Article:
March 24th: Geoffrey

Fasting for the principle of doing as one would be done by raises an alarming question. Does fasting for that principle really help reaffirm it as one still accorded general respect today, or is “reaffirm” the wrong word? Is there nothing left today to reaffirm? Must everyone with any conscience today witness and affirm certain basic decencies all over again? — decencies that have now become so old and battered they are now new — and too vulnerable to stand of themselves? Are we doomed in this young century to replay the last two hundred — or the last two thousand — years of history? Can only a fast, an organized protest, a sit-in — whatever — give strong witness and affirmation today to basic decencies of mutual respect we thought were already made sacred by so much blood and suffering generations before we were born? Can our given culture today no longer safeguard these decencies through the mere example of a past? Can only fasts and protests today establish these decencies today? Is a past rendered useless for our institutions now? Are those institutions only fashioned by the protests of today? — if we’re lucky? Can no past sacrifice or past protest or past principle or past law hold sway over the corrupt forgetful institutions of today? Will a culture we were fooled into viewing as a protector of human rights need new struggles all over again to be safe for the vulnerable? Have these uneasy years of the early twenty-first century chucked so many judicial and cultural decencies out the window that a fast for any assumed principle is really a fight from scratch? Is there nothing left that can be assumed? Are we back to the third millennium B.C.E.?

I fast today in solidarity for principles that many feel were already made solid untold generations ago.

Some of us feel that Adin Ballou, the Quaker activist at the turn of the 18th/19th century, successfully promulgated, once and for all, the freedom from slavery as a moral imperative. Yet what else is this Sword of Damocles now hanging over Roxroy Salmon but a threat to treat one human being as a mere thing, an object, not a human being of self-evident dignity at all? Where is there the due process befitting a human being who has harmed no one in any of this?

Some of us feel that John Locke established, once and for all, the rights of life, liberty and property, and Thomas Jefferson, once and for all, the rights of life, liberty and the pursuit of happiness. Yet show me where there is the strong assurance for each and every one of these rights in the threat now hanging over Roxroy Salmon? Has he deserved being deprived of those rights? Has he been deprived of them by due process?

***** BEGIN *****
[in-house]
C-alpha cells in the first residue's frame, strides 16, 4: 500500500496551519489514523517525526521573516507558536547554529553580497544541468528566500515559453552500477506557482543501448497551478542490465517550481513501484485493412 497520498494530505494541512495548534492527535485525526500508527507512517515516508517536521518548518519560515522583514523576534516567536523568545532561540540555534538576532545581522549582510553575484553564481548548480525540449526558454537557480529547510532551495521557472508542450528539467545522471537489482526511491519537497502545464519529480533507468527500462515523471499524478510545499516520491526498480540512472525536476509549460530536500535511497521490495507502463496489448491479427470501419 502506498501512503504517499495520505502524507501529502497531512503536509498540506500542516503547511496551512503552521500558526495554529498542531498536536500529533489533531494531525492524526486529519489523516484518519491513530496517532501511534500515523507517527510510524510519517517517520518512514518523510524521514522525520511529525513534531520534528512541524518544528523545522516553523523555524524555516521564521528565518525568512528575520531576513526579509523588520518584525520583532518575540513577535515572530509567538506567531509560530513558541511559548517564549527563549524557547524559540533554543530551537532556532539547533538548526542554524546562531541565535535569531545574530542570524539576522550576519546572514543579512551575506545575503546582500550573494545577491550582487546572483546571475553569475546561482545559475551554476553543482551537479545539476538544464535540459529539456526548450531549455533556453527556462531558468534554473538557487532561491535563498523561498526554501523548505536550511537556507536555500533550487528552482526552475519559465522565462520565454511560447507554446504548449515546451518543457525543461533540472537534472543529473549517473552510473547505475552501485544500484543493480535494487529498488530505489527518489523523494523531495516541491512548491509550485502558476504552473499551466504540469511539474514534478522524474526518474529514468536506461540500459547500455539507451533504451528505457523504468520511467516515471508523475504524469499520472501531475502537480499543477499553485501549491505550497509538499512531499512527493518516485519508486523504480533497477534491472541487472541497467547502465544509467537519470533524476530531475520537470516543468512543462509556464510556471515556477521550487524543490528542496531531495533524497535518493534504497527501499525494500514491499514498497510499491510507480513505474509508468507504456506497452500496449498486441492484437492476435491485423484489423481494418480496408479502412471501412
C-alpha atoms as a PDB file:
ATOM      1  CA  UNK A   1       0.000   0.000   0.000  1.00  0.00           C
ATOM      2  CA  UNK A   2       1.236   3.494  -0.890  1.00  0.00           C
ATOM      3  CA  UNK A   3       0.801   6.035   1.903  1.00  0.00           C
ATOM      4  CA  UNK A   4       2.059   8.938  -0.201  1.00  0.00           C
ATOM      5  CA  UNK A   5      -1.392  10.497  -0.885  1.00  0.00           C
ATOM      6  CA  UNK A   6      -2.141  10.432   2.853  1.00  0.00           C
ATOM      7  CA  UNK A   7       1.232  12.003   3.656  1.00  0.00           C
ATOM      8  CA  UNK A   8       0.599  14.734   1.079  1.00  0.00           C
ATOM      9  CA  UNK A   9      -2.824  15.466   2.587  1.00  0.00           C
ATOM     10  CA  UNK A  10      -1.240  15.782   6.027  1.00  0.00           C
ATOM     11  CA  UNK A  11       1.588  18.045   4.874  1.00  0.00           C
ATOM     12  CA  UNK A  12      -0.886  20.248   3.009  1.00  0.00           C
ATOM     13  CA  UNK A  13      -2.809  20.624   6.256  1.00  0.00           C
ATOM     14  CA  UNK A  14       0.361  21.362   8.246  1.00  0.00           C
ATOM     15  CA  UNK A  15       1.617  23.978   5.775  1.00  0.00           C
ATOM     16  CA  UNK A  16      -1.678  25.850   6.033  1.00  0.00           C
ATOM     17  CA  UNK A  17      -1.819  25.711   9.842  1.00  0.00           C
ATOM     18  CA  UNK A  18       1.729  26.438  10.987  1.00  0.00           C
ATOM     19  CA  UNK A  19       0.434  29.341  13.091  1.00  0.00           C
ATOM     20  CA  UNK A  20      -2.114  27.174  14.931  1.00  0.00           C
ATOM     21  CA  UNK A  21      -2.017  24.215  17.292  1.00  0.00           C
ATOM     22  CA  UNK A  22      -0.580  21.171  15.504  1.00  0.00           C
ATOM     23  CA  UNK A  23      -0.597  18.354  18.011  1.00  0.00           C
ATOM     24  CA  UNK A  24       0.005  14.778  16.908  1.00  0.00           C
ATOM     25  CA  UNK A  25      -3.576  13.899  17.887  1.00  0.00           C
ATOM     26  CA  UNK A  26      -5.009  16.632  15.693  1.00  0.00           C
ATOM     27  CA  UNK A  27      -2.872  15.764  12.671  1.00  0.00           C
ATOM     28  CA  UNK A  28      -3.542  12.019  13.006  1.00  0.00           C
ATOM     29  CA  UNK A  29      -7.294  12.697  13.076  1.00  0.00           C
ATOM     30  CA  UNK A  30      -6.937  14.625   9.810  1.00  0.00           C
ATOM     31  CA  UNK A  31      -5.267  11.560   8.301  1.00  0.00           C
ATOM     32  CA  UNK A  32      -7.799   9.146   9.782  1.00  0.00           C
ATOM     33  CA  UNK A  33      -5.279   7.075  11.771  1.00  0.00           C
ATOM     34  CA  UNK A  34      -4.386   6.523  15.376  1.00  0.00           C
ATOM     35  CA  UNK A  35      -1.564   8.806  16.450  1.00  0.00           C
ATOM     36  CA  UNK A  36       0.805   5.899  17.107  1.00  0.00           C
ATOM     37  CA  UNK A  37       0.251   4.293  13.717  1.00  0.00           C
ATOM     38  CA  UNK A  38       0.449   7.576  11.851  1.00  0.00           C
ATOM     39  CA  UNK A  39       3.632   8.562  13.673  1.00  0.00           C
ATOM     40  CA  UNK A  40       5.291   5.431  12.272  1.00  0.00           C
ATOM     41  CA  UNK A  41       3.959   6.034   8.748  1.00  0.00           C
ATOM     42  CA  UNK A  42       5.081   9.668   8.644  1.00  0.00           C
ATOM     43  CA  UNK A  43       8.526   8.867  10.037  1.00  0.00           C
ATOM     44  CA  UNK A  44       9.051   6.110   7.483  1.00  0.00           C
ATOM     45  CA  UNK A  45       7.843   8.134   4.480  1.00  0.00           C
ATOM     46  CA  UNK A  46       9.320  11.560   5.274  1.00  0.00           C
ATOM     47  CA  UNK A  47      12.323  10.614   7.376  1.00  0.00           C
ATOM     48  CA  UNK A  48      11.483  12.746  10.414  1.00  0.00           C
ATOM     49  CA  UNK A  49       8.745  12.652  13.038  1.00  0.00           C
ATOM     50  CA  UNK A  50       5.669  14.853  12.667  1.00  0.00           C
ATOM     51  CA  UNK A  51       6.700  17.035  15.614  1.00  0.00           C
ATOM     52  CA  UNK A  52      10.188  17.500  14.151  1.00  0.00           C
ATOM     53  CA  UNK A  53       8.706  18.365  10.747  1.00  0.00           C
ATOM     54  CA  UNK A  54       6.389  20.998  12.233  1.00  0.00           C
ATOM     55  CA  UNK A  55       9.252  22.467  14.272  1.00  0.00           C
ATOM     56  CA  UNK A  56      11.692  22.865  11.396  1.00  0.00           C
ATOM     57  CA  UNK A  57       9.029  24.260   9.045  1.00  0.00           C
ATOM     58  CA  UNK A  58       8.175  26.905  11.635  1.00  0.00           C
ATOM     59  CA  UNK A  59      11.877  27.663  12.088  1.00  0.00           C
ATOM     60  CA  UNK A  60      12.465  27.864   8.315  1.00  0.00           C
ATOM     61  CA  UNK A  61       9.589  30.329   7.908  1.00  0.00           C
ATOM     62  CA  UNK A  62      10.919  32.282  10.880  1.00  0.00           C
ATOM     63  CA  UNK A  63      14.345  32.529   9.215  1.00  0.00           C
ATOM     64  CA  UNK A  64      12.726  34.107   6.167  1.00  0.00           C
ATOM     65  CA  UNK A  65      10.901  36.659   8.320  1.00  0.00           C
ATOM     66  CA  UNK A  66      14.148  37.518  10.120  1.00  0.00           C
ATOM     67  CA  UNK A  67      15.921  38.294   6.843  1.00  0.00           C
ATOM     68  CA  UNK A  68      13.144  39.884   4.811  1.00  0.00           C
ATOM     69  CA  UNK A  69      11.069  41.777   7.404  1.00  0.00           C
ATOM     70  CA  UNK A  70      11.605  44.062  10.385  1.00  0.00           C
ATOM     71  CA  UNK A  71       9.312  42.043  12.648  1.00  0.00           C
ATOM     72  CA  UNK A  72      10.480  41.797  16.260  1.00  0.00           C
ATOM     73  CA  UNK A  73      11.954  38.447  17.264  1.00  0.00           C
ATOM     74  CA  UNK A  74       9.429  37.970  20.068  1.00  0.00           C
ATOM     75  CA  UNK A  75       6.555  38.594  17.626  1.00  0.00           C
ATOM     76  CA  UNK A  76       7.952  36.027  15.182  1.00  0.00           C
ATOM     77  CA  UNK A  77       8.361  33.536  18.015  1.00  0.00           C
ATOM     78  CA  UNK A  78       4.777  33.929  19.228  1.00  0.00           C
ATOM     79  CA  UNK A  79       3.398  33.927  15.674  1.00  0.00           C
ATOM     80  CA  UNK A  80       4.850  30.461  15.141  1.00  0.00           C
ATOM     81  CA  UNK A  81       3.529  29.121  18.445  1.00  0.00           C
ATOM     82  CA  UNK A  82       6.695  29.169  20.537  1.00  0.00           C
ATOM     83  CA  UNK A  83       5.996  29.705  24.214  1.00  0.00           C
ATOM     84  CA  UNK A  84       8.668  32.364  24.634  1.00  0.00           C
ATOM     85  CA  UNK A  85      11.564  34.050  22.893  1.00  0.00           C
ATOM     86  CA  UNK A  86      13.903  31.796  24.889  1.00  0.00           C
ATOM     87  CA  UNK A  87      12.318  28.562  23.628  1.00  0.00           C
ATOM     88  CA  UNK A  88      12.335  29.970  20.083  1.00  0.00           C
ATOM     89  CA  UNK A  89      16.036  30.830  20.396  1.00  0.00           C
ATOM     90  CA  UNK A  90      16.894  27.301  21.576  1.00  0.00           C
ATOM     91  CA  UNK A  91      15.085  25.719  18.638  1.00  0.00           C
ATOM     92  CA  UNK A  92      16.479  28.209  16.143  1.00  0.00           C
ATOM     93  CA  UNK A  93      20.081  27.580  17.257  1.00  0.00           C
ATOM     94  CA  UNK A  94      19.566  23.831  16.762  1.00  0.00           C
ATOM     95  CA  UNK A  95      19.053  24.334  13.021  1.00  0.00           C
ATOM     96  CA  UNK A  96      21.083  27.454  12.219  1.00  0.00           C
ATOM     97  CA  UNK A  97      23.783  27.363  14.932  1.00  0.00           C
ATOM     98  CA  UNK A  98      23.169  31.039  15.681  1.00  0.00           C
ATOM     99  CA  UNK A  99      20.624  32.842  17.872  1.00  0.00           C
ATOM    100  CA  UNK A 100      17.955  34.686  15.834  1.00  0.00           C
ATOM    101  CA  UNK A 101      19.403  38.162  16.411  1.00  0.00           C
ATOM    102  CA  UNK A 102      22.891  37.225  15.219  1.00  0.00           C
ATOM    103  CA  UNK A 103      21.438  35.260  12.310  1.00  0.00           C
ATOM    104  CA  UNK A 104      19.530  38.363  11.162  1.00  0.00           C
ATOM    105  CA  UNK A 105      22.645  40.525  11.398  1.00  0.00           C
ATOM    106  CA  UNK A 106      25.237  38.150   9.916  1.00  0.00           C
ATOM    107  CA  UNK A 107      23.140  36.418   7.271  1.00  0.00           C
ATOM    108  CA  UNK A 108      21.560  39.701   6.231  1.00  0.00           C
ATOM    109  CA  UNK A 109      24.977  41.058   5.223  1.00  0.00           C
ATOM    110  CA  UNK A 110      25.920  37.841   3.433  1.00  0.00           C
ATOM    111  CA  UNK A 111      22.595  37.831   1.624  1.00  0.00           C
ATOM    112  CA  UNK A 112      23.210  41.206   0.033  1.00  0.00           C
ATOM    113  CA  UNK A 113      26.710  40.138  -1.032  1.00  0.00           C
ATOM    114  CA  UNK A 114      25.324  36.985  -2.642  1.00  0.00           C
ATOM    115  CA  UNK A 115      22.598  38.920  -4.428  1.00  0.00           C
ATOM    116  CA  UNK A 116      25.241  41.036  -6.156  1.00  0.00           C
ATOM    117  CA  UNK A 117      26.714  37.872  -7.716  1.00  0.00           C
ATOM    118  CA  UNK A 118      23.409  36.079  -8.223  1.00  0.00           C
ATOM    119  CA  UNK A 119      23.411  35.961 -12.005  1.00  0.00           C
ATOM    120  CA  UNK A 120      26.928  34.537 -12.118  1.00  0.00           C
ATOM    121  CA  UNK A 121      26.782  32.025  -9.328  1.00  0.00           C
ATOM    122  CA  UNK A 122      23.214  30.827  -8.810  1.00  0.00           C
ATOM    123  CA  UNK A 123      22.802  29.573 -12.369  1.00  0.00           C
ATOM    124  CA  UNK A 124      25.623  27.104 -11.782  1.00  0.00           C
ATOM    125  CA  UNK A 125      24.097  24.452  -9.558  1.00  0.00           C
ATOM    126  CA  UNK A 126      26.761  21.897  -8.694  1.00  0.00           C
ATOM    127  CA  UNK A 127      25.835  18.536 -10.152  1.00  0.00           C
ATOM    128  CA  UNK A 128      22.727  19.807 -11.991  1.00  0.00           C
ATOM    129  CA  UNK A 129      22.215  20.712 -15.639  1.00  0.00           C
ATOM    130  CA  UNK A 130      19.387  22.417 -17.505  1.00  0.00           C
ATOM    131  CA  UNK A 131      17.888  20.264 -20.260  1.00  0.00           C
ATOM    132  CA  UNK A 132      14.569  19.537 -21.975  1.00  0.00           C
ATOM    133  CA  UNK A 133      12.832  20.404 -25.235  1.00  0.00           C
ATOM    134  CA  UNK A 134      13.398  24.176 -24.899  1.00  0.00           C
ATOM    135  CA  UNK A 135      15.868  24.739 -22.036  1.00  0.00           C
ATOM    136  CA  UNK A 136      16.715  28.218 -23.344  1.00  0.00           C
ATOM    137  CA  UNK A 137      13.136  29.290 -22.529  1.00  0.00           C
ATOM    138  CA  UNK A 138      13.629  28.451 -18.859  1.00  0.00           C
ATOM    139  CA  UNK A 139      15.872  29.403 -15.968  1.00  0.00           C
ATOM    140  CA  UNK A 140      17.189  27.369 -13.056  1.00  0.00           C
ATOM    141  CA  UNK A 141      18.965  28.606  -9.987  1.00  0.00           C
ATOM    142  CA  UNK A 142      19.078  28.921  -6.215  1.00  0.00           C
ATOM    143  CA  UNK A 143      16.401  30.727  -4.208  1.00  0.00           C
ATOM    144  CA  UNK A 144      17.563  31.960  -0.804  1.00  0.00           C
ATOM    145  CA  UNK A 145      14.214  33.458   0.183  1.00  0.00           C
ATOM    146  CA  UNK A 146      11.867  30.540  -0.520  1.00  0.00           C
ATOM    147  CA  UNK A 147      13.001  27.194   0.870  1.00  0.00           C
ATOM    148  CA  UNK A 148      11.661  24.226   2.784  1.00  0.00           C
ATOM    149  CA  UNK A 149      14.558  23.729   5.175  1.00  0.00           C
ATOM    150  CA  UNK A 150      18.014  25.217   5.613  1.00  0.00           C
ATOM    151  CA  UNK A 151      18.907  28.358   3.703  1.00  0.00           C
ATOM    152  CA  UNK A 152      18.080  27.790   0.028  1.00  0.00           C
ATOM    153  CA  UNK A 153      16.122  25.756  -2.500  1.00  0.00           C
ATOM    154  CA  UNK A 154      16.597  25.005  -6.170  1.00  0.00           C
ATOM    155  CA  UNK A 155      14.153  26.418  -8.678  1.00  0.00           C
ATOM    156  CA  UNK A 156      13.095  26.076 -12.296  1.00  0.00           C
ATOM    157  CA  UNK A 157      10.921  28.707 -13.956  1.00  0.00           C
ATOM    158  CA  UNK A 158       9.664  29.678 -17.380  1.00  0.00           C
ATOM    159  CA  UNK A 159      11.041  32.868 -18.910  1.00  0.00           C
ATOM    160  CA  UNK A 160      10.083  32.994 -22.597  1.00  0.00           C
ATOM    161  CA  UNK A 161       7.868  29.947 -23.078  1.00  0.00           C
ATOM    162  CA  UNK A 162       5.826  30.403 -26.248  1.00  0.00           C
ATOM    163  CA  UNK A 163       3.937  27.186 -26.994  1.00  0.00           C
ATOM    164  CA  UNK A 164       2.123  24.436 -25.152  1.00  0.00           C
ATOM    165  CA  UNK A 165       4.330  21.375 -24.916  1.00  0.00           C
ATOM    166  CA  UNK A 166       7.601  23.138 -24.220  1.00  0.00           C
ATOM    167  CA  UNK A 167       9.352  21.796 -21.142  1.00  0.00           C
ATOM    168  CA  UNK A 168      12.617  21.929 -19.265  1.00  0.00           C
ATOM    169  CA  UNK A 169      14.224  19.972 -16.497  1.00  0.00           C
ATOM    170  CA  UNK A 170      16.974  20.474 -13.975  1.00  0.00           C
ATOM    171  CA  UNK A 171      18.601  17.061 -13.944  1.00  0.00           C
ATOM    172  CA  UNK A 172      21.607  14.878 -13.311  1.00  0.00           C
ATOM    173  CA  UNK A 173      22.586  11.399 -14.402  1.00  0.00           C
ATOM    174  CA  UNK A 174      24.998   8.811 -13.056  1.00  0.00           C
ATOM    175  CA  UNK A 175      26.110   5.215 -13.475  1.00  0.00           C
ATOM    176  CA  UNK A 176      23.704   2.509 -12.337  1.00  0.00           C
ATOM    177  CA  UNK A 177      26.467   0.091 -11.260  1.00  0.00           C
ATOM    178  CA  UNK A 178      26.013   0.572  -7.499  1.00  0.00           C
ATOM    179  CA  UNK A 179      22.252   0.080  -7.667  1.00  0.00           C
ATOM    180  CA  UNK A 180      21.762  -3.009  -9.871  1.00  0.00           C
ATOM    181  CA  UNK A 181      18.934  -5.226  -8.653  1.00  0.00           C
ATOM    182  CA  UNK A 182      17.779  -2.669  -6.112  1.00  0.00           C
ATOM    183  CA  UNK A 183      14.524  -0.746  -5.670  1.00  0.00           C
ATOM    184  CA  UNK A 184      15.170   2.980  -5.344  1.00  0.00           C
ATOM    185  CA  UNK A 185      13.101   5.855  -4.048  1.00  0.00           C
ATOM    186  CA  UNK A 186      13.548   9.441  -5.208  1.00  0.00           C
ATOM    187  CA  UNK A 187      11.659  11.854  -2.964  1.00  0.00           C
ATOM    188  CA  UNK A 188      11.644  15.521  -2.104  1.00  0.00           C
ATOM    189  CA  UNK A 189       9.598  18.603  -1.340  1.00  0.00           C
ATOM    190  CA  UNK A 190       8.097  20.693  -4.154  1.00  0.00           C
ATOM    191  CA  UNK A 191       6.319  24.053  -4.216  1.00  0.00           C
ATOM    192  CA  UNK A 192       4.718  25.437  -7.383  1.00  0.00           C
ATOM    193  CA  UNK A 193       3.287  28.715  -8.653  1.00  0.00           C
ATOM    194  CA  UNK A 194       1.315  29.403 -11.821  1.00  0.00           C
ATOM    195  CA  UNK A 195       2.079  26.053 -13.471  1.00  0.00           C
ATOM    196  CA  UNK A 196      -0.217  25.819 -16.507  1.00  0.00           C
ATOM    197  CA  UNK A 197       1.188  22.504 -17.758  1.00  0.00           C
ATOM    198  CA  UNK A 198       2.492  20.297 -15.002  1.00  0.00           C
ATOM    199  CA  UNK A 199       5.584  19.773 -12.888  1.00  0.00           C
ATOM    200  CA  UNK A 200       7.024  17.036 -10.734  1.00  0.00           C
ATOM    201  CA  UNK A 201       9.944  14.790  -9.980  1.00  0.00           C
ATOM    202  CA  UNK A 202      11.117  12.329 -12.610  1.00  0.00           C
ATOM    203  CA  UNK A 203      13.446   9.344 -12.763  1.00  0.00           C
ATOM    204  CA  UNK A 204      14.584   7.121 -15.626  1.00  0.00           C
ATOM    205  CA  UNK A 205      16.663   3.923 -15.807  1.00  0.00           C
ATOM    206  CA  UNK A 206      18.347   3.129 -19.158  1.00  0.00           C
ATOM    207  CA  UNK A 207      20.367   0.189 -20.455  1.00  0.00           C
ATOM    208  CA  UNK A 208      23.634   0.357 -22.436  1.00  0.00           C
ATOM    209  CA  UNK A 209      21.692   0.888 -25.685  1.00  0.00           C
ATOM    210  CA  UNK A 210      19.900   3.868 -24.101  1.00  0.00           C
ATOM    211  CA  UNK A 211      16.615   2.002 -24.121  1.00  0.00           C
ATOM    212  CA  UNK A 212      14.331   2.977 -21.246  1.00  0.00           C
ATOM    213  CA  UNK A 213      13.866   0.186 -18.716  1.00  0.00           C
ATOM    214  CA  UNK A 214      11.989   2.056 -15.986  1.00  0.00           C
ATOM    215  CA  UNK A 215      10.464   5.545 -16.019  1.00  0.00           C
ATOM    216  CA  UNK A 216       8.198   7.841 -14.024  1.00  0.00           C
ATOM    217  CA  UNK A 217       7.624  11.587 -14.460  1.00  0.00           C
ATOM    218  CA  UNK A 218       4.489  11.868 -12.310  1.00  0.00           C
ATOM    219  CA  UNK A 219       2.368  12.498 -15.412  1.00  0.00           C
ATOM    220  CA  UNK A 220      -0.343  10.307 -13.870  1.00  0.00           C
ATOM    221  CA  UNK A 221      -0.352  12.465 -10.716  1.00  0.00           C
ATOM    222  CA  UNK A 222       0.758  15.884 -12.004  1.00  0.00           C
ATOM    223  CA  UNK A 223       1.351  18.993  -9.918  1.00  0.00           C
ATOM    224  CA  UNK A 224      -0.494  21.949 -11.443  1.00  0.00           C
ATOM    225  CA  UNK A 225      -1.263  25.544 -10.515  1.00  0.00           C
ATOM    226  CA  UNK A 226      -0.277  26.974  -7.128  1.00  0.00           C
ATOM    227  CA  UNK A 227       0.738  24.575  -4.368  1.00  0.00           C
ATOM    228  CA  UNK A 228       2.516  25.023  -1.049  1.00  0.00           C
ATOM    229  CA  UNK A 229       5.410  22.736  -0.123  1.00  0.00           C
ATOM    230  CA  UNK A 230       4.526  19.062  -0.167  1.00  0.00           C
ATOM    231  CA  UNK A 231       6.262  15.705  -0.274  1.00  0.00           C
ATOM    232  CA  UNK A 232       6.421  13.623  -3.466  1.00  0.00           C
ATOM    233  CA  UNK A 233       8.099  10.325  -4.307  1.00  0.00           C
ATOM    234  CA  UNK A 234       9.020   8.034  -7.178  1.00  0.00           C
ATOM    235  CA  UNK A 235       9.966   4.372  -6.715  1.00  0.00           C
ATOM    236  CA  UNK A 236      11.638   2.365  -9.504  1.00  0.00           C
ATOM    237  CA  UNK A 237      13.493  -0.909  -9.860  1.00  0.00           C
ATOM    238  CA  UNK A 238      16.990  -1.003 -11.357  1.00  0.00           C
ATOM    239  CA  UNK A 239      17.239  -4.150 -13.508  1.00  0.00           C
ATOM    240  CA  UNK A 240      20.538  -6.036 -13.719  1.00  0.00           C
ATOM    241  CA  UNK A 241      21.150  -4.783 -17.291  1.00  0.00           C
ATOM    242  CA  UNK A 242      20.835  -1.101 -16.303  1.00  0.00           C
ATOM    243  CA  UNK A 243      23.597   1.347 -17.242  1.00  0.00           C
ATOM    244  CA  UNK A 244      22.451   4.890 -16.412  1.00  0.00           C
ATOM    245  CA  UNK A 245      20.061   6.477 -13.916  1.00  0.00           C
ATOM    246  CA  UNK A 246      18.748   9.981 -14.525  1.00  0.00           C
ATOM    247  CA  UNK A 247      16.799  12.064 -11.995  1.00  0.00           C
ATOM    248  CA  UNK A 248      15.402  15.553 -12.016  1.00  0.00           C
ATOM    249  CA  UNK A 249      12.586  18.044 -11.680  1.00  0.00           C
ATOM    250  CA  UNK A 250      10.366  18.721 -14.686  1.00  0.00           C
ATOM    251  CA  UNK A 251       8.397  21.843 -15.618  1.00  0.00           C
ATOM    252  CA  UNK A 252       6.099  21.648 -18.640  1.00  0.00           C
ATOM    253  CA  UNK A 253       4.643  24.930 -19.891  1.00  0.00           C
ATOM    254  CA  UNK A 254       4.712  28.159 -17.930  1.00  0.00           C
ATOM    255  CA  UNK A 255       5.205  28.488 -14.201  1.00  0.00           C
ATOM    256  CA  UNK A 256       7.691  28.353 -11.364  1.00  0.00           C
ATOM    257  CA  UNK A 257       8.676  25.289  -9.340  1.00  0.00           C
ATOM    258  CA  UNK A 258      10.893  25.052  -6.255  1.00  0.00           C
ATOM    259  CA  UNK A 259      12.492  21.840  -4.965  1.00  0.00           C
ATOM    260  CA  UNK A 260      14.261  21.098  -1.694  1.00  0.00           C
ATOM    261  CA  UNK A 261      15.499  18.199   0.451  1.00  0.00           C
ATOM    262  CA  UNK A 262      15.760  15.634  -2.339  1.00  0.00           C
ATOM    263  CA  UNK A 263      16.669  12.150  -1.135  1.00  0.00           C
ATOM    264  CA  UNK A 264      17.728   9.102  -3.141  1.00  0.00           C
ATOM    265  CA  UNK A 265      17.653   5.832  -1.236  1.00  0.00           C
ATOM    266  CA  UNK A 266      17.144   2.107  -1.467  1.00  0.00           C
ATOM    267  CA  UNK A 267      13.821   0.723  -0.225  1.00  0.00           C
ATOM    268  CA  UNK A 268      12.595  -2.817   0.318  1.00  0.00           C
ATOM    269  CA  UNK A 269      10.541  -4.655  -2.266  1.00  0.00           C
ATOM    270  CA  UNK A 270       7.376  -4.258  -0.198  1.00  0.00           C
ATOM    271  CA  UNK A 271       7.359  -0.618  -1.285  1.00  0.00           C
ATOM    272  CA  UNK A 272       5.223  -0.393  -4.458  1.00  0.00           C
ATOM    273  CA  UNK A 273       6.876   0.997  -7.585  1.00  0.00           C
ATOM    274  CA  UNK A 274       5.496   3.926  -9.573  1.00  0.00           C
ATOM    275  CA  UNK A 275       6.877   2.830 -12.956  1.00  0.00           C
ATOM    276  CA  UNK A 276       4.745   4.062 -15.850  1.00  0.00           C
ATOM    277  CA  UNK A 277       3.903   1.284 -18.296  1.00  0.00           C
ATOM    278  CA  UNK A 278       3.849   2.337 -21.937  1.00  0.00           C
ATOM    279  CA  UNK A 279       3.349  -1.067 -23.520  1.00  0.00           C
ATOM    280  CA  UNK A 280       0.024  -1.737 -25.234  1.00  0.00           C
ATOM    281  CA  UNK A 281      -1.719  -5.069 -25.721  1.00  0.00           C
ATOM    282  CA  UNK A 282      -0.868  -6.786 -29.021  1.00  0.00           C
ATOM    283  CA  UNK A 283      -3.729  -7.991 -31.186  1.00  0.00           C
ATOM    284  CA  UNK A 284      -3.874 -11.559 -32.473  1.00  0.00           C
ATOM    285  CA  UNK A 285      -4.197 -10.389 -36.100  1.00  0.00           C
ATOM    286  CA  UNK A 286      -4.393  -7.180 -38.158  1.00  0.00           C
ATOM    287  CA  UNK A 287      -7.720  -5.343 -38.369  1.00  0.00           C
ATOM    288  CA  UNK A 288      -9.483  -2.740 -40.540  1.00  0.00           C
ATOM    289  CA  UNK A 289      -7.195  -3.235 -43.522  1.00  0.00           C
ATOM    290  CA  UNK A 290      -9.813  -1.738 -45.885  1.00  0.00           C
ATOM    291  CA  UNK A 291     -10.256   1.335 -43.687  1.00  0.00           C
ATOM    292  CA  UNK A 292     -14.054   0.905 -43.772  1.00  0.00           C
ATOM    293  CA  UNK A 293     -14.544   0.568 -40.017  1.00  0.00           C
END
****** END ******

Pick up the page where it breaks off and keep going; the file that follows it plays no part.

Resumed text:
Some of us feel that Ulpian, jurist of the Roman Empire, whose writings form the basis of the later Justinian code, established, once and for all, the principle of equality for all before the law, a principle without which the American experiment might never have gotten off the ground. Yet what pretense to equality is there in the threat hanging over Roxroy Salmon?

Some of us feel that 2000 years ago a carpenter from Nazareth established, once and for all, how ministering to others exalts us while lording it over others only debases us. Whom does it help to terrorize Roxroy Salmon?

Some of us feel that, along with Jesus, Confucius too introduced, once and for all, his own Golden Rule: Don’t do unto others what you don’t want them to do unto you. How are we following the Golden Rule in our treatment of Roxroy Salmon?

And some of us feel that, back in the third millennium B.C.E., Urukagina, the Sumerian reformer, established, once and for all, the right to protections for the treatment of the vulnerable, introducing too the concept of “freedom” [“amagi” in Sumerian] and of society’s obligation to “the widow and the orphan”. Why must we remove the protection of a father and a husband, Roxroy Salmon, from his children and from a beloved wife in poor health?

I fast today in solidarity with those who want to keep Roxroy Salmon’s family together. I fast with those who still respect the Golden Rule. I fast with those who will not abide the intimidation of a vulnerable and decent human being. I fast with those who remind us that all are equal before the law. I fast with those who still recall the rights advanced by Locke and Jefferson. And I fast with those ready to affirm the self-evident dignity of each and every human being.


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